As an emergency judge, my duties carry me all over North Carolina. In l997, my wife, Carolyn, and I were traveling through Hertford County and went to eat lunch in a restaurant near Ahoskie.
As we went in, we noticed that it was clean, well lit, and the people were friendly. It was easy to see that all the patrons knew each other. Except us. We did not know anyone there.
A waitress came over to us, and after a brief, neighborly conversation, we ordered our lunch. As we waited for our food, my attention was drawn to the owner. He was standing behind the cash register. His shoulders were slightly slumped; and the area around his eyes was dark. He spoke softly, and sounded somber.
“I think there has been a death in the owner’s family,” I said to Carolyn.” She and I received our food, and began eating. It was a pleasant, quiet place. She and I chatted.
Then I heard a voice calling out my name, “Stanley.” I looked around, and could not see anyone trying to talk to me. Assuming that it was someone speaking to another person named Stanley, I resumed eating my food.
In about two minutes I heard it again. The voice called my name again, “Stanley.” I looked around again. No one was speaking to me.
“Did you hear someone call my name?” I asked Carolyn. “No,” she replied. It was eerie. My name was spoken clearly, and the voice was quiet and smooth. Somehow, the voice carried the air of authority. I was mystified.
We finished our meal; and as we got up I felt compelled to talk to the owner. As we approached he cash register, he turned and went into the kitchen.
A lady came up to the cash register; we paid her and stepped toward the exit. Carolyn went first. I lingered, hoping the owner would come out. When he did not, I turned toward the door and began to push the door open.
As I did so, I felt the command, “NO!” It was not verbal. It was as though there was an invisible force on the other side of the door. So I stopped inside the restaurant, feeling awkward. In the meantime, Carolyn was walking toward our car.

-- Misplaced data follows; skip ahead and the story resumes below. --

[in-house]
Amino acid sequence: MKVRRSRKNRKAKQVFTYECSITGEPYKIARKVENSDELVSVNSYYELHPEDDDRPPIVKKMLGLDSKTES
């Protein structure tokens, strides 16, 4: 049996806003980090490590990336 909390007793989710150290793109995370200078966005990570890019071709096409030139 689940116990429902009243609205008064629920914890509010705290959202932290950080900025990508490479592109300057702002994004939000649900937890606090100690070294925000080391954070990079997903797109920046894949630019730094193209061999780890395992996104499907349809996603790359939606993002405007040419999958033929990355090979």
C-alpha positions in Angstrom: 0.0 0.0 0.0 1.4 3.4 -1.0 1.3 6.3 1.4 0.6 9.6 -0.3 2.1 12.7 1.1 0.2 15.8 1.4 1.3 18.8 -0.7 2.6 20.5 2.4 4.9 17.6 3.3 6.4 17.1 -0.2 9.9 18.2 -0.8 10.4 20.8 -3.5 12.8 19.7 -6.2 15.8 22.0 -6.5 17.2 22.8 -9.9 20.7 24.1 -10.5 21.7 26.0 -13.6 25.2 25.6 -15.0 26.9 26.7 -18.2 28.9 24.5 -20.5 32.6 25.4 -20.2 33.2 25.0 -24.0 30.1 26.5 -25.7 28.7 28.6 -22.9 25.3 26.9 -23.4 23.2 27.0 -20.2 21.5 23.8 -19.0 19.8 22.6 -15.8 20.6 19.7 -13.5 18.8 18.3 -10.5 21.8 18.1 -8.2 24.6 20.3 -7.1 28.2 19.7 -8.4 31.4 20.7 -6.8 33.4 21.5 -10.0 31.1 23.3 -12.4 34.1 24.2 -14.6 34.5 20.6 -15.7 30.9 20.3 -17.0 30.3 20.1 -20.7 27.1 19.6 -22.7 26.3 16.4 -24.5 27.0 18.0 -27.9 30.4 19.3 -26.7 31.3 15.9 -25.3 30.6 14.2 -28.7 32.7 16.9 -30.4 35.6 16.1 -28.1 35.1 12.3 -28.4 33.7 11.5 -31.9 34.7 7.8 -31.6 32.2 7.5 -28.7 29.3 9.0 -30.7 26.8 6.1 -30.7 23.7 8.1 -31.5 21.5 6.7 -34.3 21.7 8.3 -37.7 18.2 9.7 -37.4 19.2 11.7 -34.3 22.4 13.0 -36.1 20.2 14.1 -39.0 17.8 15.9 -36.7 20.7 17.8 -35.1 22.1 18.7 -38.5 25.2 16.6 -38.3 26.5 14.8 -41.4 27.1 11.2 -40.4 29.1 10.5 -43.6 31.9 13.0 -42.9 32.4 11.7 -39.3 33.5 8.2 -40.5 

I turned and looked toward the kitchen. The owner was walking toward me. I “knew” that I should talk to him. And as I walked toward him, I knew what I would say to him.
I held out my hand to him. “Good afternoon,” I said.
“Afternoon to you,” he said to me. His voice was friendly; his manner was as though we knew each other.
“This may seem strange to you,” I said, “But somehow I feel like I am supposed to say something to you.”
He did not appear surprised at all. He nodded and said, “Uh, huh, what is it?”
“Just three words,” I said, “And the words are these: God loves you.”
We looked at each other in silence. Tears began to form in his eyes.
“Has there been a death in your family?” I asked.
He looked down. “It’s funny that you would say these words to me,” he said, “My wife Nancy died five months ago. Two weeks ago would have been her 65th birthday. That was rough. The house felt so empty. Then, you know what? Things kept happening that would remind me of her. Strange things. Her picture kept tipping over. I would set it up, and it would tip over again. I was at the graveyard, standing by her grave, and a robin flew over and landed on her gravestone so close I could have touched it. Robins don’t behave that way. Our photo album fell off a table and landed on the floor. When I bent down to pick it up, it was open at our wedding picture.”
“It’s getting so I talk to her a lot. The other day the truck would not start. I said, “OK, Nancy, I know you are there, now let me start the car.” And the car started right up. When I try to talk to my friends about this, they look at me in a strange way. They think I am going off the deep end.”
“Let me go outside and get my wife,” I said, “I know she will want to hear this, and she is gifted and understands these things.”
“I’ll do better than that!” he said, and came out with me to our car. Then the three of us had a wonderful talk. Carolyn told him that his wife was fine, that she was in a place where there was no sadness, no regrets, no pain; and, yes, his wife had caused the picture to keep falling over, that she had caused the photo album to fall and open at the page showing the wedding picture; and, yes, that she had prevented the car from starting.
“Sometimes I feel like I am crazy when I talk to her,” he said.
Carolyn responded, “No, you are not crazy at all. It is real. It is the real thing. Keep talking to her. Talk to her all you want. What we call death is the death of the physical body only.”
We continued talking for awhile. His back straightened up; the darkness around his eyes disappeared; and from time to time he would take deep breaths.
Then, it was time to part. “Thank you, thank you so much,” he said, “I feel like a heavy weight has been taken off my shoulders. My friends do not understand.”
We said goodbye.
I have not heard from him since.
I hope we were a blessing to him. He certainly was a blessing to us. I will never forget him.